Tuesday, June 28, 2005

Atlas: Microsoft Goes After Ruby on Rails

So. On one hand, you can "wait" for Microsoft to release their "Atlas Product" whose roadmap appears to be what Ruby on Rails delivers today.

Or you can start right-away building richer web applications with free and open-source frameworks maintained by communities of developers such as Ruby on Rails and the Prototype JS library.

The article about Microsoft Atlas mentions they'll be offering a text completion widget. Not that I'm pretentious enough to even dream of Microsoft including my hard work into their framework, but I'm wondering whether I should move it from a BSD License to a GPL License. Right now, the code isn't even close to be as clean or elegant as it should be, but as I strive to meet standards put forth by the Prototype JS Library, so the framework becomes more maintainable and extendable, i wouldn't be surprised to see entities sell their own frameworks built on-top of WICK, without contributing anything back to the project.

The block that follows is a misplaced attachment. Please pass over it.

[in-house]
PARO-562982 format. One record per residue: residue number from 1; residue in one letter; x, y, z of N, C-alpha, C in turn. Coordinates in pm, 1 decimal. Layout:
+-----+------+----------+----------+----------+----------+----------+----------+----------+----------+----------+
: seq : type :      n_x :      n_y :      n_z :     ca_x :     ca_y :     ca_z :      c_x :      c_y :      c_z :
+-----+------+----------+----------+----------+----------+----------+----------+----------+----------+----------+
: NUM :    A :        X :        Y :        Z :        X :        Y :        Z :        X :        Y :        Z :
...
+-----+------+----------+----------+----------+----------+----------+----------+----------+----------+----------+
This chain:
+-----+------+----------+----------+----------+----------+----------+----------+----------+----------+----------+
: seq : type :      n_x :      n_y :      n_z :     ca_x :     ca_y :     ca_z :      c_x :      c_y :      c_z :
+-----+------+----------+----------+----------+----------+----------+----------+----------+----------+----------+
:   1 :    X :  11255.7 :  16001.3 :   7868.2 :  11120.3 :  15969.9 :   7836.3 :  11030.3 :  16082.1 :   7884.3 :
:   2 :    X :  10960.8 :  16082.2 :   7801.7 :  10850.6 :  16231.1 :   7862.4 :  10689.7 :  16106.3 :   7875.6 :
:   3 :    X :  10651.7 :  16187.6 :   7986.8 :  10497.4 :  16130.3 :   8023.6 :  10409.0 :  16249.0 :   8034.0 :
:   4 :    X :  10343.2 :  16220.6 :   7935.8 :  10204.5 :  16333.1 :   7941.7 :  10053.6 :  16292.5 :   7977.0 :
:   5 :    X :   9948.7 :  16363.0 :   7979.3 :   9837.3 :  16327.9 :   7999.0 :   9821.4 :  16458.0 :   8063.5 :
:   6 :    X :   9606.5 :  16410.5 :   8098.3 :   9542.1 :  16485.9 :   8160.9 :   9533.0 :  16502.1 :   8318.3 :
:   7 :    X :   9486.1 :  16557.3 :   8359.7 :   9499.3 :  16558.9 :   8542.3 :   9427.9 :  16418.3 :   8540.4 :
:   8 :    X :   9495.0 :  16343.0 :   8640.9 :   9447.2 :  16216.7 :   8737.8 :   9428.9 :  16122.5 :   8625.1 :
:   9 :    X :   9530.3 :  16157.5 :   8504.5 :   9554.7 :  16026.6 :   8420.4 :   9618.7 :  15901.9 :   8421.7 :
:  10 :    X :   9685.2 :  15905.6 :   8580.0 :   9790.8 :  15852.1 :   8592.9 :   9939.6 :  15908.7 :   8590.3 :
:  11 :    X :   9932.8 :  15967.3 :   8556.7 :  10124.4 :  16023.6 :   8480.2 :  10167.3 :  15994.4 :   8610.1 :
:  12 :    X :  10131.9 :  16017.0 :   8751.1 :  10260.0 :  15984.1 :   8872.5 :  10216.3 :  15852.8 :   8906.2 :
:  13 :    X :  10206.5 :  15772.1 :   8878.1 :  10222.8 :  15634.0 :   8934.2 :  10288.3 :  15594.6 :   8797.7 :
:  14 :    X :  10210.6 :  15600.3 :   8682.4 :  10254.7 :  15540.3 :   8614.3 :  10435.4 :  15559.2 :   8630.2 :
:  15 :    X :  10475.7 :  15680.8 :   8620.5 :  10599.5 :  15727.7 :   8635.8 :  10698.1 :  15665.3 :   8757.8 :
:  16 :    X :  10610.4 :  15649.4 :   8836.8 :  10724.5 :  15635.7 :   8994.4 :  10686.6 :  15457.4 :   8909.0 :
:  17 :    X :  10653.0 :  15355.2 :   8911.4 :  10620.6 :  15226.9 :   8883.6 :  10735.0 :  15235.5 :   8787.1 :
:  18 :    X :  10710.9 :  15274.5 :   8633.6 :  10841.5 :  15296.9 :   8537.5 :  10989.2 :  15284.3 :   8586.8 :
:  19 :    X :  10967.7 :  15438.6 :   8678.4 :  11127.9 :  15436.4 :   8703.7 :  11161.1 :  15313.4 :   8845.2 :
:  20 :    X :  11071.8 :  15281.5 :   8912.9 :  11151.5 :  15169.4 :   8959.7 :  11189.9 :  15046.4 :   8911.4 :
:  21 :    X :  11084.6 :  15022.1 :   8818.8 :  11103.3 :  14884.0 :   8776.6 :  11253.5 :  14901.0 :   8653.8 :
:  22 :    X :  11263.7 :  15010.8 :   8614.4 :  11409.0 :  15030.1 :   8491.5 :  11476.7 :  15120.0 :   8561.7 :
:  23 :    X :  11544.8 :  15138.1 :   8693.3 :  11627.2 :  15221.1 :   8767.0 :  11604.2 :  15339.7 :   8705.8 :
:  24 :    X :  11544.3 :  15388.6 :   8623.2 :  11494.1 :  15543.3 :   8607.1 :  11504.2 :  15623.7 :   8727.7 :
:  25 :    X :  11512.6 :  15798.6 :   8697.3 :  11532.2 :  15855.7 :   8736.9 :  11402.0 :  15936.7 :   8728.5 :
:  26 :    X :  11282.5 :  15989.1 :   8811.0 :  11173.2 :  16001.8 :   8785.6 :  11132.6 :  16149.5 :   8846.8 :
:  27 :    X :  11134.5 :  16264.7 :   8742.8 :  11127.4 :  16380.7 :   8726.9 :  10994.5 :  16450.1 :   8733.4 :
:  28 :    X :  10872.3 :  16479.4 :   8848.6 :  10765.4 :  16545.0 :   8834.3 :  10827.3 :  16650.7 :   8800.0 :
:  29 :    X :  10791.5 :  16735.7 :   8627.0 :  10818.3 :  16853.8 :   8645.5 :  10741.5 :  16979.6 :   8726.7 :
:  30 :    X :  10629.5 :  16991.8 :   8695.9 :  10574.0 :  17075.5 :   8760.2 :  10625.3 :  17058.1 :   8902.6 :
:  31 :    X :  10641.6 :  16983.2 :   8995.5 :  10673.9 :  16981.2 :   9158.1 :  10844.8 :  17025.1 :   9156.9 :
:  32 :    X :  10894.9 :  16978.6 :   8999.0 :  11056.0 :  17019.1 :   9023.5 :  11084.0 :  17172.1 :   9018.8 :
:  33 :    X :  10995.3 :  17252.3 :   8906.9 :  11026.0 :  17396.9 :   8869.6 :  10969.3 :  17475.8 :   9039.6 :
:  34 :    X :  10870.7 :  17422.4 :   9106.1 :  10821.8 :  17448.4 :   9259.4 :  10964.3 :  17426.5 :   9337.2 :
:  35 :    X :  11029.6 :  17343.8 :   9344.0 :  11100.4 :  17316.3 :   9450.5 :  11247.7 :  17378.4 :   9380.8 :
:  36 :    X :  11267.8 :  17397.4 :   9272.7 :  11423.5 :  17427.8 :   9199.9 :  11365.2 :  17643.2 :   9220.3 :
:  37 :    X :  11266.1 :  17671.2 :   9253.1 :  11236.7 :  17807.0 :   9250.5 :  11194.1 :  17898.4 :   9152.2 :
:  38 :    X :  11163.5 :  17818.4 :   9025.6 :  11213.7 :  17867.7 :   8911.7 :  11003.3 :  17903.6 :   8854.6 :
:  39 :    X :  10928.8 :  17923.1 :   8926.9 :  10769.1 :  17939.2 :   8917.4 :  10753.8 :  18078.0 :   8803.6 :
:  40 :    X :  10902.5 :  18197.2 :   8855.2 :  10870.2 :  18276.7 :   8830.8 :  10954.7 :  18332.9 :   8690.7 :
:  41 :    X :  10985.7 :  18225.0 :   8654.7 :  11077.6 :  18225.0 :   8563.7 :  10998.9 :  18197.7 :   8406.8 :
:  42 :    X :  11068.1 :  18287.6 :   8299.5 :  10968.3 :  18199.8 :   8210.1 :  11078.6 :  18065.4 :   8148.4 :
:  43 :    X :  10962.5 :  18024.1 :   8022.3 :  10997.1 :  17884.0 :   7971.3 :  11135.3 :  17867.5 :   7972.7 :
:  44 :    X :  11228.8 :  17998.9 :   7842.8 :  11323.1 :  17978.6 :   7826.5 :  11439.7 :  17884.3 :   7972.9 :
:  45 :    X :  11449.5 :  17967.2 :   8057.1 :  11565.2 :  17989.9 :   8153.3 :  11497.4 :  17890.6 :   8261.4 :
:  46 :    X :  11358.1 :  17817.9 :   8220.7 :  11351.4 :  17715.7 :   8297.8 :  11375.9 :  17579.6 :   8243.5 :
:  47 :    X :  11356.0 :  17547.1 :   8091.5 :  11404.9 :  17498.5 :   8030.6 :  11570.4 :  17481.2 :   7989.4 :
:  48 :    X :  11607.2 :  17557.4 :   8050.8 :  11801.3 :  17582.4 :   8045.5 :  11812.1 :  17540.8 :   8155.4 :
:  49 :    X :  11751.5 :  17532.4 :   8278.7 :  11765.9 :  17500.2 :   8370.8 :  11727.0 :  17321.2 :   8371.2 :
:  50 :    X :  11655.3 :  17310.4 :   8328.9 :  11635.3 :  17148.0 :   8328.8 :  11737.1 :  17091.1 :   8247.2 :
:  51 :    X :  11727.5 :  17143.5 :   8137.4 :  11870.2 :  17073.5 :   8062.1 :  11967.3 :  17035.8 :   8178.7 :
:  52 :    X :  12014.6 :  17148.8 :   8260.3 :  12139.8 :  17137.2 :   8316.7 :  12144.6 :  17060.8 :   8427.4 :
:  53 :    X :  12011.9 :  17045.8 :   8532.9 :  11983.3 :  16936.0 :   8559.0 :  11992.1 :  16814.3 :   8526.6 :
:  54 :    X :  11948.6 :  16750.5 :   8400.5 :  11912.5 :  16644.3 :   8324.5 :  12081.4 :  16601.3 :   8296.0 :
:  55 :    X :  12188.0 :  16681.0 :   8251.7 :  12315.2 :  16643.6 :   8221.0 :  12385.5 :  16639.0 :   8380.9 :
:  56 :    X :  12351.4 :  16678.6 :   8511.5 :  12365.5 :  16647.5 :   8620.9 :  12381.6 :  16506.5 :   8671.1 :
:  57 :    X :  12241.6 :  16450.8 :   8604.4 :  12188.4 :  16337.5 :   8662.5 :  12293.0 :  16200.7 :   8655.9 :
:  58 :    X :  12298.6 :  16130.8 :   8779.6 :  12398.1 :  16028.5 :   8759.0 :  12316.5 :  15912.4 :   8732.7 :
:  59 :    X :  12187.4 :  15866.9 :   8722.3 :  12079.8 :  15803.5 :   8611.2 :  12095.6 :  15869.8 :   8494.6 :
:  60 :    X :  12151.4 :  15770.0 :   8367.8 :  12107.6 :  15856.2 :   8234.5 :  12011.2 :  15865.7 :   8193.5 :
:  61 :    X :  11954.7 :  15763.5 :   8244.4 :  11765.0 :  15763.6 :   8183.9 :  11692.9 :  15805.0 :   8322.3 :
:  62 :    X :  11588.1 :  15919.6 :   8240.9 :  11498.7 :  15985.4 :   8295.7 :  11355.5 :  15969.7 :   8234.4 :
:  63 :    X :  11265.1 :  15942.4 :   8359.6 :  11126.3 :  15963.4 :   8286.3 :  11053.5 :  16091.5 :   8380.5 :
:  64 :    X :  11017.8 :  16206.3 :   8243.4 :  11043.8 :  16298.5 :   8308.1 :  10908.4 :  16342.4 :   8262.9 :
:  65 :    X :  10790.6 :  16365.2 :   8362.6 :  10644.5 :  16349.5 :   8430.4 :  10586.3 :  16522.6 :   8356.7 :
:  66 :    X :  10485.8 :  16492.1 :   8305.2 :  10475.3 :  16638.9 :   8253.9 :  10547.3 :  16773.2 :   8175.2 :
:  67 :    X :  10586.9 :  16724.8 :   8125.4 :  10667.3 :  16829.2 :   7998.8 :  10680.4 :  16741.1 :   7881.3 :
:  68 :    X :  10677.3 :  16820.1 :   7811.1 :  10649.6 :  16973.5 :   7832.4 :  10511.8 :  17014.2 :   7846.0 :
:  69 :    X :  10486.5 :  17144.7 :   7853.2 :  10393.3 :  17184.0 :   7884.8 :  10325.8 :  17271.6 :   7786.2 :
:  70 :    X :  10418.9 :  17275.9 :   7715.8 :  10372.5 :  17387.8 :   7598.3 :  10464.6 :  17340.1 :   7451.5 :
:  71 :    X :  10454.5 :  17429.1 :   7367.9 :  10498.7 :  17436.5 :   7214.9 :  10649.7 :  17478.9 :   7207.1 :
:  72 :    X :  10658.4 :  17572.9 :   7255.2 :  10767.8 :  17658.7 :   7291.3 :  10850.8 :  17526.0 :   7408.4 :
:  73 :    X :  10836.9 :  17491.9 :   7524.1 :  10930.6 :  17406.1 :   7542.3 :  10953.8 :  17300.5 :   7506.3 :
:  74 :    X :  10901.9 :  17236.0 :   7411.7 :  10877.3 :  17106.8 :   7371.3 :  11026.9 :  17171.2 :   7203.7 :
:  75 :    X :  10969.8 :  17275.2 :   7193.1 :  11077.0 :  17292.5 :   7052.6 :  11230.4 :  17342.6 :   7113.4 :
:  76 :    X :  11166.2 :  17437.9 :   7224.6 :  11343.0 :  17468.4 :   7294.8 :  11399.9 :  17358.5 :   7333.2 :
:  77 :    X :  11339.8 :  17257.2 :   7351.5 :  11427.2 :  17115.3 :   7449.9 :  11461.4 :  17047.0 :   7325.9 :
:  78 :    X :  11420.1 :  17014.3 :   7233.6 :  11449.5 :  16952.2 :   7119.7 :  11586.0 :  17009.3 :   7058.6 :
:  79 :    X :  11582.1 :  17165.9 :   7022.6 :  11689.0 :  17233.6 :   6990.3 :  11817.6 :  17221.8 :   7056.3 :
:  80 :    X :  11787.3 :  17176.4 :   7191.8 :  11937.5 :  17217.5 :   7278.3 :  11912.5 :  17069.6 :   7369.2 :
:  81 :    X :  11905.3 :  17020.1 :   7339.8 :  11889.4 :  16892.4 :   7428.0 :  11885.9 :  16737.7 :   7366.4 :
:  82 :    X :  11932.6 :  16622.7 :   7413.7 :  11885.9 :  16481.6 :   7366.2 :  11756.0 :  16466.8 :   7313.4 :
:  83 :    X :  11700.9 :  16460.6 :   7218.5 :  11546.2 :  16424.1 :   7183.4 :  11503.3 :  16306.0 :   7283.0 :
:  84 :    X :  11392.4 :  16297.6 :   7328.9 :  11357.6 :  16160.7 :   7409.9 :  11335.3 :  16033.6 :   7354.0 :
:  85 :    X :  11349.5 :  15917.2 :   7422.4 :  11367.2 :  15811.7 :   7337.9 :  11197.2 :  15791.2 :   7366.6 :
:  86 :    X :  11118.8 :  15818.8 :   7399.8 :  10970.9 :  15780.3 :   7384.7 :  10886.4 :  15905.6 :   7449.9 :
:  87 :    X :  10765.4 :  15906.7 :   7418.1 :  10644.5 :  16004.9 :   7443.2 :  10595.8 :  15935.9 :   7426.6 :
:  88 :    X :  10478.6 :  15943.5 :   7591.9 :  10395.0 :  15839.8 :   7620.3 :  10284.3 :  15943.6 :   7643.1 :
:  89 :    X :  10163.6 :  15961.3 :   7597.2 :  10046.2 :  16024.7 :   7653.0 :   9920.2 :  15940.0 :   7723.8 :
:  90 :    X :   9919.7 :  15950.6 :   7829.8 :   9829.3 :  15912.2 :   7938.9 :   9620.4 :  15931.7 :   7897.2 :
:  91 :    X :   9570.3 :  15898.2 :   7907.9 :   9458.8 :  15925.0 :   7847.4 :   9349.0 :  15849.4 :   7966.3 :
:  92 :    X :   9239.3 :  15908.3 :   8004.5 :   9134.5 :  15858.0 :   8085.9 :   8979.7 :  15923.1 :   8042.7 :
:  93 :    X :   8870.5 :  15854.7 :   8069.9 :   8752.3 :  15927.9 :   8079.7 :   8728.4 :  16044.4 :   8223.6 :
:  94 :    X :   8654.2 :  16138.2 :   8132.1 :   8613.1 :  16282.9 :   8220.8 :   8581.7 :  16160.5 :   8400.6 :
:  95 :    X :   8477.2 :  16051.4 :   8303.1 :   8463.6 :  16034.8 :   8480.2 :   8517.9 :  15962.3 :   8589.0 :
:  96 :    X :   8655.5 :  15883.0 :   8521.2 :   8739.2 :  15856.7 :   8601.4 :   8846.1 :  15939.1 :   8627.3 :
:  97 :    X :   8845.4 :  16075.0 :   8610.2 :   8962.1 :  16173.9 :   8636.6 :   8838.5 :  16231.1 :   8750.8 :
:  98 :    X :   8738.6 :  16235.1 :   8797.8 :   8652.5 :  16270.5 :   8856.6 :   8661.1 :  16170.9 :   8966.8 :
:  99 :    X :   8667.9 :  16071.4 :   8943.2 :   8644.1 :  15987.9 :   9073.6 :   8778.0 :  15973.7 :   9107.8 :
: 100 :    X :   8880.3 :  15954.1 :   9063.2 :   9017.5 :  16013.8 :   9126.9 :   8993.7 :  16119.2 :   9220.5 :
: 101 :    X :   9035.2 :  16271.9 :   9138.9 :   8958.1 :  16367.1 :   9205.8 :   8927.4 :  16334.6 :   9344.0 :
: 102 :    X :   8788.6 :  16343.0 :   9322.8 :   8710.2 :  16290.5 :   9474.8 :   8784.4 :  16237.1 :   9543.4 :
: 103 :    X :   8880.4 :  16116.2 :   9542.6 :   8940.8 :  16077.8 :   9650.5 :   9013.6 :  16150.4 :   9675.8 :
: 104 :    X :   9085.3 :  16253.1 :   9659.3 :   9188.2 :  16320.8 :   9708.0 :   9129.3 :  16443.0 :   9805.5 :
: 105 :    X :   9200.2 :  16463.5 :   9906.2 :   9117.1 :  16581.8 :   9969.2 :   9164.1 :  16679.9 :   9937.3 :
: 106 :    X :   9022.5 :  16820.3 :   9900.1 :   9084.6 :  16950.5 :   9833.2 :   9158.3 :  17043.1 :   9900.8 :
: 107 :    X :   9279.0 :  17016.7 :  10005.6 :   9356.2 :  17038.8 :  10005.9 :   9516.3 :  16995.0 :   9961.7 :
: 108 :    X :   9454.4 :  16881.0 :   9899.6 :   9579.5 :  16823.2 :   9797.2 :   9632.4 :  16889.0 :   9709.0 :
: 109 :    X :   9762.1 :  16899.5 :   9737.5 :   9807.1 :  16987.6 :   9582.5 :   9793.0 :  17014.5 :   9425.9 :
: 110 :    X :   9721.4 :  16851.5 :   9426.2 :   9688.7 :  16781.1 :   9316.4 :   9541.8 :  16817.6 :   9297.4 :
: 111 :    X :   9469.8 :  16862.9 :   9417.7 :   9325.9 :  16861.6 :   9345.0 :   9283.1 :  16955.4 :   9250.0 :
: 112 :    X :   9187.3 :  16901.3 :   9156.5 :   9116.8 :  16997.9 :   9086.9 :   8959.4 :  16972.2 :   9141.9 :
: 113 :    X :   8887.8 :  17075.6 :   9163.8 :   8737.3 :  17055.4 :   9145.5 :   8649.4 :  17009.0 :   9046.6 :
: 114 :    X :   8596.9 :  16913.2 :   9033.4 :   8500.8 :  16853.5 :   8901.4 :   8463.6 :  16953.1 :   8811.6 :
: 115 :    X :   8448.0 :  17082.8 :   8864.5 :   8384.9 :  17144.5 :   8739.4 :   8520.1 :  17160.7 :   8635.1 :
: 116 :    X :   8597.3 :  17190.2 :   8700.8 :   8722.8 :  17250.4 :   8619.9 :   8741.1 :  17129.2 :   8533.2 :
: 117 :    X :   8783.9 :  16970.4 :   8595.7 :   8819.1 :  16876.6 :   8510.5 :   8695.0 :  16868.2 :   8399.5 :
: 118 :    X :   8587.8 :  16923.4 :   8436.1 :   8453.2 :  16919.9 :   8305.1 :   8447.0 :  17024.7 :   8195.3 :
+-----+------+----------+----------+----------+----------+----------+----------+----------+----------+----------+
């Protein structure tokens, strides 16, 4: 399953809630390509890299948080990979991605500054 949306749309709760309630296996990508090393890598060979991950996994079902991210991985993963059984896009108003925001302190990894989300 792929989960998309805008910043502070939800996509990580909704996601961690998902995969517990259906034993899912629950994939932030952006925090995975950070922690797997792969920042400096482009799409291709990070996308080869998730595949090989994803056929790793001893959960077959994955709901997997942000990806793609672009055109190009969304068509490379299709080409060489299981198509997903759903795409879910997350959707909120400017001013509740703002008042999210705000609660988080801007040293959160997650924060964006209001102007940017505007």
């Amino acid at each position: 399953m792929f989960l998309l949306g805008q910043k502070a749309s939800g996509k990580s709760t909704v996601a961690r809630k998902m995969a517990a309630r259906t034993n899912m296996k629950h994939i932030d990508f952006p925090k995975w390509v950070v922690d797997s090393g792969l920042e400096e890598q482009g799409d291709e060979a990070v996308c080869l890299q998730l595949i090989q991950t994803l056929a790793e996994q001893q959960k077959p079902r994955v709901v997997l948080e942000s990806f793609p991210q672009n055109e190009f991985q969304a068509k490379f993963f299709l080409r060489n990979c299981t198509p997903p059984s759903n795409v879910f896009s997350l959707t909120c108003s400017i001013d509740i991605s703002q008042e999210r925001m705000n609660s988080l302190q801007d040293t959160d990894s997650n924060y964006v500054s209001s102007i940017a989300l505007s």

What do you guys think?

The following quotes from the Atlas roadmap are worrying me:
With Atlas, we plan on providing programmable access to a local store/cache, so that applications can locally cache data easily, efficiently and securely.
As far as i know, and i may be wrong, this type of caching mechanism isn't yet available in any browser code base but Windows IE. I believe they're referring to the "Internet Explorer userData cache". I've used it back in 1999 in experimental projects, and it came-in handy at times, but use cases for this feature are limited. It worries me because I can see many developers who currently think of AJAX as this cool cross-platform way of doing things, seeing Atlas as an AJAX framework, and start abusing features such as this one for which there are no standards, and will bring us right back to the dark ages of a broken web.

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